When I was 17 I was a junior in high school. I was eating out with friends and noticed that within the first two bites of food I all of a sudden became so full it bordered I’m feeling sick, in pain and like I couldn’t breathe. My throat felt like it was closing up too. After many hours this subsided. The next day it happened again when I took only the first couple bites of food. I thought this was my esophagus as I was not aware of the anatomy of my digestive system, why did I need to be? I was fine, right? This went on for weeks and months and sometimes I’d gag violently but vomit minimally. I lost weight so rapidly I was completely unaware of how I looked. I just was aware of the fact that I was suffering some mysterious eating symptom in what I assumed was my esophagus. I went to gi dr after gi dr and had endoscopy. They were inconclusive. They said I had heart burn. Yes I did but it’s something else I pleaded. Meanwhile I’m failing out of school because I’m so sick that I have to drop out and home school. I don’t eat. I finally land at a motility Dr. They do some testing and diagnose me with Gastroparesis or delayed gastric emptying. I was put on medicines that help make my stomach pump. Motility means movement. My stomach was not moving. At this time there were not many strides in motility. The medicine was not perfect. We even put me on an all liquid diet to starve off bacteria for two weeks. I could only have a yucky powder drink three times a day for two weeks and then see what happens when I eat. I went to prom starved I remember and dreaming off pizza. Over time my colon was getting worse. Over the counter laxatives gentle and non gentle were starting to not work. I was on Miralax before it was otc and it was an rx. I was on all the first trials of IBS – C medications. I didn’t have IBS-C I had something called Colonic Inertia and small bowel dysmotility They would even give me medications for other uses that had diarrhea as a side effect in hopes it would make me go. Between my stomach and colon my whole digestive tract was becoming slow and partially paralyzed. This is a torture and pain that is hard to fathom and it happened to me. I went 20 years living half a life due to these disorders and medicine not making many strides in motility. They don’t know if it’s totally idiopathic or if it’s due to an underlying disease I’ve not been tested for yet. I always knew it would get to the point that my colon would be totally useless. It was so painful and suffocating. I wouldn’t go to the bathroom for a month at a time and I’d have to go to get colonics and those stopped working in the end … just in time for surgery. Bowel preps wouldn’t work either so before surgery I had a series of two back to back colonics and cried in pain the whole time. I was malnourished as well as I couldnt eat. I had the total colectomy and my small bowel connected to my rectum. The surgeon said it was redundant, twisty, stretched and nothing would go through it anymore. Plus my testing showed little to no movement. I was so surprised it showed any because nothing was working. I needed the Jaws of Life to get that organ working . After surgery, For two months I felt something was wrong. I had no bowel movements. Was back on laxatives and it was more painful this time. Testing such as mris and ct scans and torturous enterographies came back normal. I was in a very dark place. I just had my colon removed. How can this be. My Dr was starting to blame me and I was starting to blame me. Finally one last test showed something. I went in for emergency exploratory surgery and they found my rectum where they made the connection of my bowel was linking and tipping over. My small bowel fell into my pelvis and I had a huge internal hernia as it was being smashed between my rectum and sacrum and some adhesions. I was right. Something was VERY WRONG. Goes to show you always know your body. They fixed my rectum , the hernia, the adhesions and gave me a temporary loop iliostomy. Three weeks later I had a bowel obstruction called an Intussusception. This is rare and it’s hands down the worst night of my life. It is when your intestine telescopes inside itself like an actual telescope. The pain is … no words are invented in the English language. It released in diagnostic testing when I drank barium. I had pseudo obstructions from there in my bowel. Went home on iv nutrition called tpn. Survived two back to back episodes of sepsis. This all happened within the span of 7 months, the first surgery in Dec 2019 to present. I’m 36 now . Now I’m just trying to recover from it all and don’t know where I go from here. I’ll always have these complex hard to treat disorders. I might have to be on ivs on and off my whole life. I’m not sure if I’ll have my ostomy forever or not. I have a lot of pain still, get obstructions and cannot freely eat but I am trying to keep hope . I do have some better days! Medicine is still making strides I’m telling my story now though and the main thing I want to say is you know your body more than anyone. If you think something is wrong, advocate advocate advocate.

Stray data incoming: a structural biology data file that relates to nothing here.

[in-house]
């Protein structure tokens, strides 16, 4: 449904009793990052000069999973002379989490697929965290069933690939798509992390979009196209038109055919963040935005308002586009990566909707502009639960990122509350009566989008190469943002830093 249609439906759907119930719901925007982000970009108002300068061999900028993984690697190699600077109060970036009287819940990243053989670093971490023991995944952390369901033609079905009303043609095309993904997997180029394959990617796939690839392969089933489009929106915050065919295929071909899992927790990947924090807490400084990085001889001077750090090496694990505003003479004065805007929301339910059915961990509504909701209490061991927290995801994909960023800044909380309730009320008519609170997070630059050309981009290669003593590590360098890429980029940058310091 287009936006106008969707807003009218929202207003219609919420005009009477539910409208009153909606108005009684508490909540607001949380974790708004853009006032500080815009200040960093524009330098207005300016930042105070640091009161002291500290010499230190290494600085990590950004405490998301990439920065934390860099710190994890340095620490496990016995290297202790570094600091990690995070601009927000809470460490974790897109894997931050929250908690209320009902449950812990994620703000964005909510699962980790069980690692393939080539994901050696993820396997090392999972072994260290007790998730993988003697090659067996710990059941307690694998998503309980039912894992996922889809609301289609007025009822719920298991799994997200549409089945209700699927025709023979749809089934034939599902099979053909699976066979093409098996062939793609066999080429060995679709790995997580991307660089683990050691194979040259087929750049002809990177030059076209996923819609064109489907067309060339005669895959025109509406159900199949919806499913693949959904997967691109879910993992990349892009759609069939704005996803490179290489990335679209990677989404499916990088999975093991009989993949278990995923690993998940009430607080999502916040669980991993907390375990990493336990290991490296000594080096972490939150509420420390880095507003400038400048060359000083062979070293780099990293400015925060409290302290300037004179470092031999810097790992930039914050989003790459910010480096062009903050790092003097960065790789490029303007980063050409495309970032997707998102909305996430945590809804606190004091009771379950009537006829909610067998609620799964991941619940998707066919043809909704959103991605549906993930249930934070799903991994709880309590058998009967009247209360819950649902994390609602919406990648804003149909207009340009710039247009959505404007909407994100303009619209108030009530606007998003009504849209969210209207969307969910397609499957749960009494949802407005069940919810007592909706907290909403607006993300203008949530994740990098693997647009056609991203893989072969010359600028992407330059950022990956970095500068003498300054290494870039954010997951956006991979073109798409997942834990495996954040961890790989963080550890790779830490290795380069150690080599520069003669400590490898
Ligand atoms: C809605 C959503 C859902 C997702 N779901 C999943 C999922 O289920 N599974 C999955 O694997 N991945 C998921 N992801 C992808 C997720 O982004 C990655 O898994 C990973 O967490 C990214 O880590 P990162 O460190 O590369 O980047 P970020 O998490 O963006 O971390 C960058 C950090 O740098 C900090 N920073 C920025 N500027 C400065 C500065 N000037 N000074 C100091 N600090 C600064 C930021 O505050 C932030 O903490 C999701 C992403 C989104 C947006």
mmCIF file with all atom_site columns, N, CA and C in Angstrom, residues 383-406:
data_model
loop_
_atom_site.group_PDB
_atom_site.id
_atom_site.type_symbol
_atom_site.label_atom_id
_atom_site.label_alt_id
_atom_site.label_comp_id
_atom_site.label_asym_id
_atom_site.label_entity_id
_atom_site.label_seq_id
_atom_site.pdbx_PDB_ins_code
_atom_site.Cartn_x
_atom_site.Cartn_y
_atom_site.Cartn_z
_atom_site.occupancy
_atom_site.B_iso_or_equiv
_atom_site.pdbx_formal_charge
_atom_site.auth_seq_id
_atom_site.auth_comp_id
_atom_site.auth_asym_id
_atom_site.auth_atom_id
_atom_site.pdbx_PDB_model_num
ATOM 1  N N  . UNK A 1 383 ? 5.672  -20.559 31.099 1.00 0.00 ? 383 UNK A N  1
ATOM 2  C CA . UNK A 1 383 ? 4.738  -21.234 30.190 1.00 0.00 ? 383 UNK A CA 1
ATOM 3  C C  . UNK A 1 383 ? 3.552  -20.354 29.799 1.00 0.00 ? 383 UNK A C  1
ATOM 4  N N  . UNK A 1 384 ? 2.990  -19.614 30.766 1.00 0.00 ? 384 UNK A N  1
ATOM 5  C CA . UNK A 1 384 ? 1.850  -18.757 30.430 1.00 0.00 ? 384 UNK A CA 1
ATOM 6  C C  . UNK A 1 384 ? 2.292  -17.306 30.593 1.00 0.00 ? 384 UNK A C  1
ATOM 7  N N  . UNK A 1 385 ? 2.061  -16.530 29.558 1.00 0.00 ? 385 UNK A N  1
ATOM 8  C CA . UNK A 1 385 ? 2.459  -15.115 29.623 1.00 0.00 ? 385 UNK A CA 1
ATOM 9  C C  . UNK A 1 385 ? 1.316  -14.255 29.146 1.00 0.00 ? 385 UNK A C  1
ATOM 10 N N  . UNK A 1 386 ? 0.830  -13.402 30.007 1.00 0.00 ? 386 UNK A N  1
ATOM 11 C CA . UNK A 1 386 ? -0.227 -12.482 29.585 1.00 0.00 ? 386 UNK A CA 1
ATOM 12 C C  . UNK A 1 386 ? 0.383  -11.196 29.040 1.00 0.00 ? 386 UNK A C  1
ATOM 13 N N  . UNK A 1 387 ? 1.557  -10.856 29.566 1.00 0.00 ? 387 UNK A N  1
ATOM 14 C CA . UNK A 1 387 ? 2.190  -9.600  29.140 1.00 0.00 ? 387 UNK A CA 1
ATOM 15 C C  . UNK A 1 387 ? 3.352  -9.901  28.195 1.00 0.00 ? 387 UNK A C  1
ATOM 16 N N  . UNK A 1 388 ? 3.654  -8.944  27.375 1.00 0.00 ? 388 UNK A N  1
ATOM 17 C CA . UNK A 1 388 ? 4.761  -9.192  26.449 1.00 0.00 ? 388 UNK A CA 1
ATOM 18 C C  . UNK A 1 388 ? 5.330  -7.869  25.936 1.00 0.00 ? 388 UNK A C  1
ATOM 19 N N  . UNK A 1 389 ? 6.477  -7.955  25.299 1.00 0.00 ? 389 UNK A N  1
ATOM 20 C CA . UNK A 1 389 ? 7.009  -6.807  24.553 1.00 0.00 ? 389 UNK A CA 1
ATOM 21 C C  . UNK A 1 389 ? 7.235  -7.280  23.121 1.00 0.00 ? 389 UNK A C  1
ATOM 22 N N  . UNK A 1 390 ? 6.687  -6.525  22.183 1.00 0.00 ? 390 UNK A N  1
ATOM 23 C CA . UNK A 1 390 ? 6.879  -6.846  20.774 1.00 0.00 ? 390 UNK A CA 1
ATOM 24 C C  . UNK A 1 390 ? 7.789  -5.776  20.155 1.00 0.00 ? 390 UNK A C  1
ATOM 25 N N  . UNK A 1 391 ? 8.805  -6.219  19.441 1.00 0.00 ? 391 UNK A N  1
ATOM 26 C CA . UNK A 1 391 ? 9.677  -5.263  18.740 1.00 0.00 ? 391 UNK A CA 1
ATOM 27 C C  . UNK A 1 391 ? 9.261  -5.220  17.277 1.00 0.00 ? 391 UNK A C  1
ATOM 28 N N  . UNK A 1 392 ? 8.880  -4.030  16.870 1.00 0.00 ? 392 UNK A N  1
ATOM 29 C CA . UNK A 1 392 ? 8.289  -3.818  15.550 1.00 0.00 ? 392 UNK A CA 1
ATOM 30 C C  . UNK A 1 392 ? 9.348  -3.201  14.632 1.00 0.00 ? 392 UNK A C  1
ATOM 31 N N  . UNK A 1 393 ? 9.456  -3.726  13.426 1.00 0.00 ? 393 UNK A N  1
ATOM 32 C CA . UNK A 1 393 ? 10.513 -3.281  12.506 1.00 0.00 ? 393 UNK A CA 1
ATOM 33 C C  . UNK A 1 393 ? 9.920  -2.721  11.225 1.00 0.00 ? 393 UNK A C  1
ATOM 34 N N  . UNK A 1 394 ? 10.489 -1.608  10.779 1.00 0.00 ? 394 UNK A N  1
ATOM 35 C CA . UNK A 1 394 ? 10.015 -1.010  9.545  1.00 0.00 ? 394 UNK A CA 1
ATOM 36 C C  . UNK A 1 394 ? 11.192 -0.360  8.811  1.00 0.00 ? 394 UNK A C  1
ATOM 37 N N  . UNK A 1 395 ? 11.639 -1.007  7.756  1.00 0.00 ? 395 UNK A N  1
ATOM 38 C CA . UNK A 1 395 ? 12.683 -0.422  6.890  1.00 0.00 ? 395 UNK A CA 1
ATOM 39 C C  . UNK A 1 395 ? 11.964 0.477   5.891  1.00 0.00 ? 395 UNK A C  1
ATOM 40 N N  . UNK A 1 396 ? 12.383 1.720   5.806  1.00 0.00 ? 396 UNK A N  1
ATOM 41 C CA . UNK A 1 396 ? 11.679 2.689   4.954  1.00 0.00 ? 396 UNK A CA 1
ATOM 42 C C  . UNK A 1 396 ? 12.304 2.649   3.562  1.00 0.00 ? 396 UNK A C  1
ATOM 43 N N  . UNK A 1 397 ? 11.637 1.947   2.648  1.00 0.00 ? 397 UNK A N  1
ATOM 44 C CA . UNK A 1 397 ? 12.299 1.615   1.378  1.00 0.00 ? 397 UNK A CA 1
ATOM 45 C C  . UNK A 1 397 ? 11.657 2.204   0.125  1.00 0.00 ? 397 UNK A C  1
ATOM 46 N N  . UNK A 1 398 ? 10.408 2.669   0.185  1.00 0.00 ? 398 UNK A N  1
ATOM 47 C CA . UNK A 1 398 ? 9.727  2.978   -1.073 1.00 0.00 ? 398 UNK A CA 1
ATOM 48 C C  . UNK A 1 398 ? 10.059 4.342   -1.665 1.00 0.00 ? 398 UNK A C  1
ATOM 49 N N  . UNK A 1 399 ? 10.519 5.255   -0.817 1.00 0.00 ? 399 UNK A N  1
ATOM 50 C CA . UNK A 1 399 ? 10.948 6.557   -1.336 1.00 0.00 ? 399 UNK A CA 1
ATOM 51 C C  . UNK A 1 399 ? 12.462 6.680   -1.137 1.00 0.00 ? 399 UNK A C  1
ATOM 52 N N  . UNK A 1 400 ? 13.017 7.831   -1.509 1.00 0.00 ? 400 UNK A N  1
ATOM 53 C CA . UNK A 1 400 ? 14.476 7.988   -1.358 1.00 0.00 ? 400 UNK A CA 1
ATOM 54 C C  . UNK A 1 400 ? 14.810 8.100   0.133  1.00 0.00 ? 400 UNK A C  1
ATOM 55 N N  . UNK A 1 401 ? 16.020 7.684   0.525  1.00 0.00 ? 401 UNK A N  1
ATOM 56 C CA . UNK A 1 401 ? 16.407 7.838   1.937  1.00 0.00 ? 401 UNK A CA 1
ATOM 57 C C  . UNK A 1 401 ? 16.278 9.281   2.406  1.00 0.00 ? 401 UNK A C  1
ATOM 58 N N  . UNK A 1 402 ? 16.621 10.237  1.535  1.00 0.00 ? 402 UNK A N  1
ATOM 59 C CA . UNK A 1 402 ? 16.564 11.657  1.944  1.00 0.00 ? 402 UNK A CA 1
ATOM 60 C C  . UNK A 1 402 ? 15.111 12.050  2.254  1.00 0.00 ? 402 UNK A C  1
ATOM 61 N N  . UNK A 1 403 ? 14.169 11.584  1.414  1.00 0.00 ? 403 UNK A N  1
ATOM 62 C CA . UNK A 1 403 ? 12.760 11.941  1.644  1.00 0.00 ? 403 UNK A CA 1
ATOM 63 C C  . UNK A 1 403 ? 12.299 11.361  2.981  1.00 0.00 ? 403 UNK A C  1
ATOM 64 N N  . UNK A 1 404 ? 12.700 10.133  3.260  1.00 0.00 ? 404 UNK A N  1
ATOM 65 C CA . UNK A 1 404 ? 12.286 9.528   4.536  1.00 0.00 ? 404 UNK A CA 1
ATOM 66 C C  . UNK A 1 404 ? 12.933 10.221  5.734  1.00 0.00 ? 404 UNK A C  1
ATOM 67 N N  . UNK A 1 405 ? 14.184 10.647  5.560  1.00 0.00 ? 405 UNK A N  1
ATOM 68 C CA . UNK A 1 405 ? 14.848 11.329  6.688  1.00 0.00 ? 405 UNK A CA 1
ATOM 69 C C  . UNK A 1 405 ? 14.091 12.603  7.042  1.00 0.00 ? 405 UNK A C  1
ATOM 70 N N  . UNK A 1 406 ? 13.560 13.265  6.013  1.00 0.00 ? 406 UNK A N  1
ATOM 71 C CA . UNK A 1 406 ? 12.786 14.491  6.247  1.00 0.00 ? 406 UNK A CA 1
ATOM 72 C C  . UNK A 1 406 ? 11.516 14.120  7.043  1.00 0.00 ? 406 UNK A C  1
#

I was having a lot of abdominal pain and constipation, I missed a lot of school, and I went to numerous doctors and had numerous tests, and they would pretty much all come back normal, which was very frustrating, in fact, one doctor suggested that the pain I was having was all in my head, and my mom had to be hospitalized because she was getting so stressed and worried for “believing me” needless to say we never went back to see her. I finally went to a wonderful pediatric gastroenterologist (Dr Janet Harnsberger) and she had me do a Sitz Marker Study (it’s where I swallowed a clear capsule with 20 rings in it that show up on x-rays) and so after I had an x-ray every day for a week, the X-ray showed that all the rings were still in my colon, so I was diagnosed with Colonic Inertia, I was 13 years old, so we found a surgeon who knew a lot about Colonic Inertia (Dr Dayton) he was so awesome, I wish that he was still my doctor and hadn’t retired! So I had my total colectomy (my colon was removed) and the small bowel was attached to my rectum. I was fine for a while but eventually all the pain came back, it turned out that the cause was my rectum, it was Rectal Inertia, so at about 16 years old, they removed my rectum and made a j-pouch, and I had a temporary ileostomy until that healed, then he connected the small bowel to the j-pouch, unfortunately it wasn’t very long before the pain came back again, so I had to have the ileostomy again. After a while I wanted to try to have it reversed because I didn’t really like having it, well obviously my surgeon thought/knew it wouldn’t work, but I really wanted to have it reversed and I basically begged him, so he told me that he would do it, but if it doesn’t work and all my pain came back, he wouldn’t reverse it again, so I agreed, and of course after having it reversed, it wasn’t very long before the pain did come back, so I now have a permanent ileostomy. I’m 38 years old now, and I pretty much have inertia throughout my entire digestive system, and So I live with chronic abdominal pain.